Wednesday, October 28, 2009

Laissez faire

Walking the dog with my friend Rebecca, discussing life, the universe and everything as usual and generally having a bitch about Germans and our shared cleaner (Latvian & quite bonkers) one of the many subjects covered was that of children.

Now I'm not sure whether it's because we're both English and in days gone by English children were expected to be 'seen and not heard' or whether its because we're both in our 40's (ok, I apologize to Rebecca here, she's not 40 till December 19) but what I mean is, we're both of the same generation and were brought up by parents who remember the war (just) so as children we were brought up 'firmly'.

My children certainly have a different attitude to grownups than I did as a child, when all grownups were addressed as Mr or Mrs, these days children call adults by their christian names - which is fine by me (I've been married 20 years and still think that Mrs Evans is my mother in law) and actually that formality remains here in Germany.

Anyway, for children growing up these days there is far more tolerance of behaviour and in Germany even more so -which is at odds with the formal name thingy, but hey.

Rebecca's youngest, Thomas, started kindergarten in August and he's loving it. At last he gets to go play with the older children but on the flip side he's learning new behaviour and getting away with it, yes he gets disciplined but if the disciplining doesn't change the behaviour you have to ask yourself how effective the discipline is!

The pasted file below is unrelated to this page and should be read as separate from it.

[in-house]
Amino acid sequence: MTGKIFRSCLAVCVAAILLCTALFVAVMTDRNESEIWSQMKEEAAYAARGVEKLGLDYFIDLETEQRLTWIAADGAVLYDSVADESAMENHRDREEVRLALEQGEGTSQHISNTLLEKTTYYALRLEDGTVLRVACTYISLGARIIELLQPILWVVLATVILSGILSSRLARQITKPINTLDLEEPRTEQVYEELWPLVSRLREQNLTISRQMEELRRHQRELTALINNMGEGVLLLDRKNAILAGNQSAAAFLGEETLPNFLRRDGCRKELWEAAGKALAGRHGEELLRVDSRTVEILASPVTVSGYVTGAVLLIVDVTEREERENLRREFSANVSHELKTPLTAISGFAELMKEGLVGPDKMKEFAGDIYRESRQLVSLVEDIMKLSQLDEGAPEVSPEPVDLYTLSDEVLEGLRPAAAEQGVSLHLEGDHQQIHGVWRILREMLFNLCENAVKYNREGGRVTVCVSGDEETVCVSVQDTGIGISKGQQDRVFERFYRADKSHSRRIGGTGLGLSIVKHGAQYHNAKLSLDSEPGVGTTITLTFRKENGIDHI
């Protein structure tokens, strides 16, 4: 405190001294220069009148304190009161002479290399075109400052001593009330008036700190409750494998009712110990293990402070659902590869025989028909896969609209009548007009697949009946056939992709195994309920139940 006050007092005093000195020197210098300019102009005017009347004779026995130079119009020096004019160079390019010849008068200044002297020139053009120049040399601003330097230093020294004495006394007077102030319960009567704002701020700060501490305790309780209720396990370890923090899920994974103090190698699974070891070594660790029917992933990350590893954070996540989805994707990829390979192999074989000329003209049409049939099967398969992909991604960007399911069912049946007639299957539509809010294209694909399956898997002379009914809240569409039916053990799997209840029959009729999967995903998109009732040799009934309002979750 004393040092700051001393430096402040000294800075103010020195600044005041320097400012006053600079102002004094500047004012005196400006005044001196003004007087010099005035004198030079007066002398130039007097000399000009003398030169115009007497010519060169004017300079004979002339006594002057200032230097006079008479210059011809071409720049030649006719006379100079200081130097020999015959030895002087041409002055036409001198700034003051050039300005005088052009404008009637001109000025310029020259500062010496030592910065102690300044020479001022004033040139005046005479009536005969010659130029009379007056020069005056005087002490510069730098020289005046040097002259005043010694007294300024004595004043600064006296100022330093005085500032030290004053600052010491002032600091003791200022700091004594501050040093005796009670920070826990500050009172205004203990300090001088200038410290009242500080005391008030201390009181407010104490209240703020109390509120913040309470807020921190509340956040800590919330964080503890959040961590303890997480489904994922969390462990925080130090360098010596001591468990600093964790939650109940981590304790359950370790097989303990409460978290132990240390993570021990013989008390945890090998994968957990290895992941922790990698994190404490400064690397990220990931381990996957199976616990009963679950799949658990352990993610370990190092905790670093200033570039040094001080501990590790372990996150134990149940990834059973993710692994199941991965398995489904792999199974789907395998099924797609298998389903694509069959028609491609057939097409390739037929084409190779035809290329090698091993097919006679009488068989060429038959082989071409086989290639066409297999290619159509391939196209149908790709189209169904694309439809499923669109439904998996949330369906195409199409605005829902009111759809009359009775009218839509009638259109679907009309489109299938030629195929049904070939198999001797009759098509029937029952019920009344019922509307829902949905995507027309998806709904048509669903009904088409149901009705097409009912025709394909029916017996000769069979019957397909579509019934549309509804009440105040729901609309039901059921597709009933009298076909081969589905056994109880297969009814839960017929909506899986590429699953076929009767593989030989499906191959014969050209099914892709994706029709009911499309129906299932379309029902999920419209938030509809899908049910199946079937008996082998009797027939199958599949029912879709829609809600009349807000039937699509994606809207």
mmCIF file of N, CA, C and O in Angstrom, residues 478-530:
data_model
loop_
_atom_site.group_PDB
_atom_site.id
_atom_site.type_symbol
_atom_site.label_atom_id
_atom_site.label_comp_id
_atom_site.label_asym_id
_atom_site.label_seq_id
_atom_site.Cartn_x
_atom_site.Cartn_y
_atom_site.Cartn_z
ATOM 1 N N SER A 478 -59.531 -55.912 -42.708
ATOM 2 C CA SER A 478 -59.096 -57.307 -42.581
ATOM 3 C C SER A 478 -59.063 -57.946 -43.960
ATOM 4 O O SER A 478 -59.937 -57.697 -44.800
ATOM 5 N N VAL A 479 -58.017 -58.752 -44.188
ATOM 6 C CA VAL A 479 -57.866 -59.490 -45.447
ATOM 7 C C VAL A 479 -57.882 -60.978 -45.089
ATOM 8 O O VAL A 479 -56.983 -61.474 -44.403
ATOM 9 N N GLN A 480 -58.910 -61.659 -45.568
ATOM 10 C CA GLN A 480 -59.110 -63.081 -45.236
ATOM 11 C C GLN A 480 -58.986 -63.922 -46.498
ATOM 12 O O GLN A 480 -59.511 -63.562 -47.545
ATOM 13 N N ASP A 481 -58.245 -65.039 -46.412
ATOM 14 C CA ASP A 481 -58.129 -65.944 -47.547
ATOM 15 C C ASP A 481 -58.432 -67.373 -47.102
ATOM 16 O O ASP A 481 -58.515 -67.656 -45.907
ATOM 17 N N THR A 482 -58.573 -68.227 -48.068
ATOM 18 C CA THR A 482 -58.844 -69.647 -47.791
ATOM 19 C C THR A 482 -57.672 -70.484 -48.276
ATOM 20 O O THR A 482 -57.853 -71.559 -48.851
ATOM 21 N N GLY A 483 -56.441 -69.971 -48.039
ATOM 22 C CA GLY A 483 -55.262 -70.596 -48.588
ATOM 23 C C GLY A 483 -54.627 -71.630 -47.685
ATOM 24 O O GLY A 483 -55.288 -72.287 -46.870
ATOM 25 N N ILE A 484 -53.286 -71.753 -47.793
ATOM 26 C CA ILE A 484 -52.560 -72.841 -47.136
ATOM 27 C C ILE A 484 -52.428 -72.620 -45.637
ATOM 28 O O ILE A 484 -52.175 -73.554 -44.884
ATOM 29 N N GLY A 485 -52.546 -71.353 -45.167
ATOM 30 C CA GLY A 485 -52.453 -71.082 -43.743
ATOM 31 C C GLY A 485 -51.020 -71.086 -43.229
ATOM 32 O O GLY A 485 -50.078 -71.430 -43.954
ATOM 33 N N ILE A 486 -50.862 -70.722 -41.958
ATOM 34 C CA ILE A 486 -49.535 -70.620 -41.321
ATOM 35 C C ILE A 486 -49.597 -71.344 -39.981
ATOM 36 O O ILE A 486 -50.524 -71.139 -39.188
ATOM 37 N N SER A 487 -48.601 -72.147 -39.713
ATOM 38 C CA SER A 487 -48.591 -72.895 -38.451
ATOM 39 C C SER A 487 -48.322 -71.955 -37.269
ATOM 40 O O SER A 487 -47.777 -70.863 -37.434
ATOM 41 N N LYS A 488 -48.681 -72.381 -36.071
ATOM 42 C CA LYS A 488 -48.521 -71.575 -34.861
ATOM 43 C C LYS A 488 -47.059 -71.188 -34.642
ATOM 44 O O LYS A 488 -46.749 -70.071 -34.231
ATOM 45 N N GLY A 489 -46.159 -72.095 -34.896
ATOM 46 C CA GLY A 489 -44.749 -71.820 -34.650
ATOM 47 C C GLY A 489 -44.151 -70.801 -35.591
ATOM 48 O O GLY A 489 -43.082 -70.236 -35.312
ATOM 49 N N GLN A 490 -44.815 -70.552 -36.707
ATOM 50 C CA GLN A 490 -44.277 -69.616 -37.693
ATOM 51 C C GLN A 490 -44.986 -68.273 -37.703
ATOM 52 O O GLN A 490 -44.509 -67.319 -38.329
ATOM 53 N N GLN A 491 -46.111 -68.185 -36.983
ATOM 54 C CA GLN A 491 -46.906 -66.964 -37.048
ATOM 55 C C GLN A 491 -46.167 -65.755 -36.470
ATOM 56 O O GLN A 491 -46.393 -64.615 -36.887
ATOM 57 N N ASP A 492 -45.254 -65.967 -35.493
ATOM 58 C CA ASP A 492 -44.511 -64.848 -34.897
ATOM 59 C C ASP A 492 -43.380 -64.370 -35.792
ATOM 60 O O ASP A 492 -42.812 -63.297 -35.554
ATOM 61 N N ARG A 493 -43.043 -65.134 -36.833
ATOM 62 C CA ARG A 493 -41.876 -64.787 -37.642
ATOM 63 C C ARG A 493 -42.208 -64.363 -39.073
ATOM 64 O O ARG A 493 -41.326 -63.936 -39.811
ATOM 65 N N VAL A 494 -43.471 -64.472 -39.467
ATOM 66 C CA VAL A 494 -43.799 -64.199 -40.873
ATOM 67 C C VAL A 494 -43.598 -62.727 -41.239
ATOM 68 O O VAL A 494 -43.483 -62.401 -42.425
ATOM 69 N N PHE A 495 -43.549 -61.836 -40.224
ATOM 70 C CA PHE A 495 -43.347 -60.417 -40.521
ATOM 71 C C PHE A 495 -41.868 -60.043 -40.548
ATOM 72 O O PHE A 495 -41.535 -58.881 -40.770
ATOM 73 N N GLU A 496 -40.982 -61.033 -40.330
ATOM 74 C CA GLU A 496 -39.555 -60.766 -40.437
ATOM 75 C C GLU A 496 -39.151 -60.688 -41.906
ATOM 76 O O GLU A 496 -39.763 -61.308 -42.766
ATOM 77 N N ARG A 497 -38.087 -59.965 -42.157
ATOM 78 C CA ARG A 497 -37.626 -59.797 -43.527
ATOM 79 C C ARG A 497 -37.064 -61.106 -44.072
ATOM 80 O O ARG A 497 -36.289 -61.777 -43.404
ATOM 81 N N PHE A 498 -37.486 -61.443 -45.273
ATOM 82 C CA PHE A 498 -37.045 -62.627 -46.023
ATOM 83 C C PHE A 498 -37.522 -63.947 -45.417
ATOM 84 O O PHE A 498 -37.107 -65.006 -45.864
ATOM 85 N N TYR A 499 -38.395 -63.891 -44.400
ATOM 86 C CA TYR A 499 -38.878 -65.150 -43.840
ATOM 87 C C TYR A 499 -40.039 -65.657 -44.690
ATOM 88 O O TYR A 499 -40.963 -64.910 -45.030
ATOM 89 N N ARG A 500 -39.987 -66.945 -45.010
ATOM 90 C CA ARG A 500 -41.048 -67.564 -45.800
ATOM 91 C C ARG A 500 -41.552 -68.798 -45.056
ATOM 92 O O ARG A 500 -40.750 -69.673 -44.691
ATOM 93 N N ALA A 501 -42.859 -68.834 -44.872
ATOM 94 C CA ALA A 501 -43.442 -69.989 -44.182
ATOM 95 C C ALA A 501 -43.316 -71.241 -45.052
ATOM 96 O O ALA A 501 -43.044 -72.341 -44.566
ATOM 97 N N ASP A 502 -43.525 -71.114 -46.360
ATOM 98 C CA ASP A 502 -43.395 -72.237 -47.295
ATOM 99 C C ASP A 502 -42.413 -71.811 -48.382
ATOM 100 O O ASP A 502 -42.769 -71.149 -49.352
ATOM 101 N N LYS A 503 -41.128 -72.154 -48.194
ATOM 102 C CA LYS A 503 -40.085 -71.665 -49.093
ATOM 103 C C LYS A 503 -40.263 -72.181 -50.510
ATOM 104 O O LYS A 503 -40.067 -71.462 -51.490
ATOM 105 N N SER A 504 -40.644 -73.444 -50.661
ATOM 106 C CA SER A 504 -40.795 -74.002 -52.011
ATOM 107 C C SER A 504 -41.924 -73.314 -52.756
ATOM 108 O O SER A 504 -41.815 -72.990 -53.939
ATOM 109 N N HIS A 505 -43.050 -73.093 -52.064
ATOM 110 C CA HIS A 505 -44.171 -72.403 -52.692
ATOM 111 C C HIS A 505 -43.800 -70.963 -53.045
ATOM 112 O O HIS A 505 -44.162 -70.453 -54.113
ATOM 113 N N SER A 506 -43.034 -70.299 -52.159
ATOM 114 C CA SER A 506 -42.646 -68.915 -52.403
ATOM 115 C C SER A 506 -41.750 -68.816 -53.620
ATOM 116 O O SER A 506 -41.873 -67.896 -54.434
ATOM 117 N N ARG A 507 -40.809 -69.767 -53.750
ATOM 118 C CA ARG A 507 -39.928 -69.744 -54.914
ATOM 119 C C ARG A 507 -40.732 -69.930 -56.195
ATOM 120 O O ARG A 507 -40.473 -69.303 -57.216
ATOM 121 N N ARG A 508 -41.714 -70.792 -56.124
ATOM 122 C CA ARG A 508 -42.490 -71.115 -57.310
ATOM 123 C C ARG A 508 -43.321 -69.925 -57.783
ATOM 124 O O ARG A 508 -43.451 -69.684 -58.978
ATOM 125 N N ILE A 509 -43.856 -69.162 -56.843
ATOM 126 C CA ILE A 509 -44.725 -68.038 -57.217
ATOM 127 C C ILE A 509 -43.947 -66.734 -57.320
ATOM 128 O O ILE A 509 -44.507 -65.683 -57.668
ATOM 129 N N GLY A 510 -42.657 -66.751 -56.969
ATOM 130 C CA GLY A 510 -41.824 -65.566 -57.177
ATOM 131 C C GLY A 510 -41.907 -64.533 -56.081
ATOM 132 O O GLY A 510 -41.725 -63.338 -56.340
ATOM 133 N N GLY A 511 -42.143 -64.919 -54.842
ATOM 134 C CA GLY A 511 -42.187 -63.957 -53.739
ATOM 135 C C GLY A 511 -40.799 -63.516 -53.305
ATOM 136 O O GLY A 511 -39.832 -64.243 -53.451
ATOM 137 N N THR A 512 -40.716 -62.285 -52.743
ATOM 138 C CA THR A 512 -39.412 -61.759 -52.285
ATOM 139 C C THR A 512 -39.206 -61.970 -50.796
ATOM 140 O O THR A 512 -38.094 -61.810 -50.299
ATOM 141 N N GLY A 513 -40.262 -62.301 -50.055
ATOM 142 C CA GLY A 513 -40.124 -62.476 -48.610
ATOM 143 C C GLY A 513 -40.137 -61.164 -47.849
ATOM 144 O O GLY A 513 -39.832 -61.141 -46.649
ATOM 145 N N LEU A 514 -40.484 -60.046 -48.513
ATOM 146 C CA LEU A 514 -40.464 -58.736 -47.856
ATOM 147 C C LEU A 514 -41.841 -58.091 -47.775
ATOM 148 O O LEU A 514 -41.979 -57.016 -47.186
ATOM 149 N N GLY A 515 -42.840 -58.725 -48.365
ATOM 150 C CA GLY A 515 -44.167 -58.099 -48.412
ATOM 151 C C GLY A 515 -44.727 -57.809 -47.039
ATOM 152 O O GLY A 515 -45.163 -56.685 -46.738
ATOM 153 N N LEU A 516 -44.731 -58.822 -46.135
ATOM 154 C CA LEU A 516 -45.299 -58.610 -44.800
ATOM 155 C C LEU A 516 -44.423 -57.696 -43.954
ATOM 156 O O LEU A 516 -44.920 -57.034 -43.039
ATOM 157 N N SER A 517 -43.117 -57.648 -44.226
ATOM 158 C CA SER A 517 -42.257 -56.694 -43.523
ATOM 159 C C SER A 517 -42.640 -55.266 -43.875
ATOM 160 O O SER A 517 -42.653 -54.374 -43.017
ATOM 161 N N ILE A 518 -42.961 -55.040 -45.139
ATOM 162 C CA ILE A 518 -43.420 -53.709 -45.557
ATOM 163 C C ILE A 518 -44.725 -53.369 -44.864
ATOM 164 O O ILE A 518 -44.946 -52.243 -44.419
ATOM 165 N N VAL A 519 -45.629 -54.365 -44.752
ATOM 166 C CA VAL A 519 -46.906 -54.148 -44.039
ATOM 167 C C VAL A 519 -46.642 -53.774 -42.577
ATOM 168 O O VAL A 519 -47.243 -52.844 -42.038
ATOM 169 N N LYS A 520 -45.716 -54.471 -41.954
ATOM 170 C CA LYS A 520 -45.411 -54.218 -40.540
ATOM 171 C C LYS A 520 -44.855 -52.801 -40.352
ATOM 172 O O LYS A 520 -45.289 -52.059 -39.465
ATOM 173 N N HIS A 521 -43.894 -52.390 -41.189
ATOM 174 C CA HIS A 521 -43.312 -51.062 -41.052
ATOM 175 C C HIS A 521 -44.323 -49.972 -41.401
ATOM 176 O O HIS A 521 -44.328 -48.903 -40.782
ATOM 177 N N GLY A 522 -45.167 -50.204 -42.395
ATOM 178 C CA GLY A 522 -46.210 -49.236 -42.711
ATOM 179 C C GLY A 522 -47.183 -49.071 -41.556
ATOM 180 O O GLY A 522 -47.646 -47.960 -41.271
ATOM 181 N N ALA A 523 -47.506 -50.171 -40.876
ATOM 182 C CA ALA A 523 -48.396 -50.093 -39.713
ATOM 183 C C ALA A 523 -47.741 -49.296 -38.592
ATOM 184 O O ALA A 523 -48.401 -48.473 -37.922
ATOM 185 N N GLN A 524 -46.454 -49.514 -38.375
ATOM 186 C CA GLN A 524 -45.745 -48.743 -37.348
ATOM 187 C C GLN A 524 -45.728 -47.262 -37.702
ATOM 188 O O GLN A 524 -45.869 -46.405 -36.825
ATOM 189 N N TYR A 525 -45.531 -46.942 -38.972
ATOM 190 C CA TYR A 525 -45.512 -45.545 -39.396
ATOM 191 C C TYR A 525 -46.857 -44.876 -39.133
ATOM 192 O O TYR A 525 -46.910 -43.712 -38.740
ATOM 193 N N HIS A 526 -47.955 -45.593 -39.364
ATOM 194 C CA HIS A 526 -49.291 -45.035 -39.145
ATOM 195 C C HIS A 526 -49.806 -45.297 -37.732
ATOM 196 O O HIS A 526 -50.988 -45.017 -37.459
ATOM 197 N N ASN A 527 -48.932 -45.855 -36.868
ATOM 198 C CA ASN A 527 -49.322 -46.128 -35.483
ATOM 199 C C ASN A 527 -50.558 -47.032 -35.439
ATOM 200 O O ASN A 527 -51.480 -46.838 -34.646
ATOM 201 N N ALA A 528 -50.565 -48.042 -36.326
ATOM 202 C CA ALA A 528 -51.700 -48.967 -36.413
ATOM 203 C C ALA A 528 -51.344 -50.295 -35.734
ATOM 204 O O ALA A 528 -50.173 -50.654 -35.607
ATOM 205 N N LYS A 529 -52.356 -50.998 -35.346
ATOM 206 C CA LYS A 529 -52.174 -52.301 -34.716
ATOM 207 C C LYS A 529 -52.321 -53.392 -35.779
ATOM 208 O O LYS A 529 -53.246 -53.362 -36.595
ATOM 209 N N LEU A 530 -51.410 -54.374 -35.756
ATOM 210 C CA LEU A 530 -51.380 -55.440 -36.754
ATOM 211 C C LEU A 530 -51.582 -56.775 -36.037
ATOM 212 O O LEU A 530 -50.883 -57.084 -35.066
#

At home previously Thomas was always the joker but naughty behaviour would be stamped on. At kindergarten his sister reports that he burps and blows raspberries at the dining table and continues despite being told he'll get no pudding (he loves his food) and when he doesn't stop he's sent outside (whilst sticking his tongue out at the teacher - I'm presuming she doesn't see this) He has yet to try this behaviour at home, probably because he knows he wont get away with it.

German kids do get far more choice or rather they are allowed far more choice, for example an activity may be mutually arranged and then 1 child is asked whether they want to do it and when the answer is no then everyone's plans are changed.

This kind of freedom of choice is seen in the schools also where the children go unchecked from class to class, with just a thin layer of trust to hope that they stay on the school premises.

A laissez faire attitude I think.

No comments: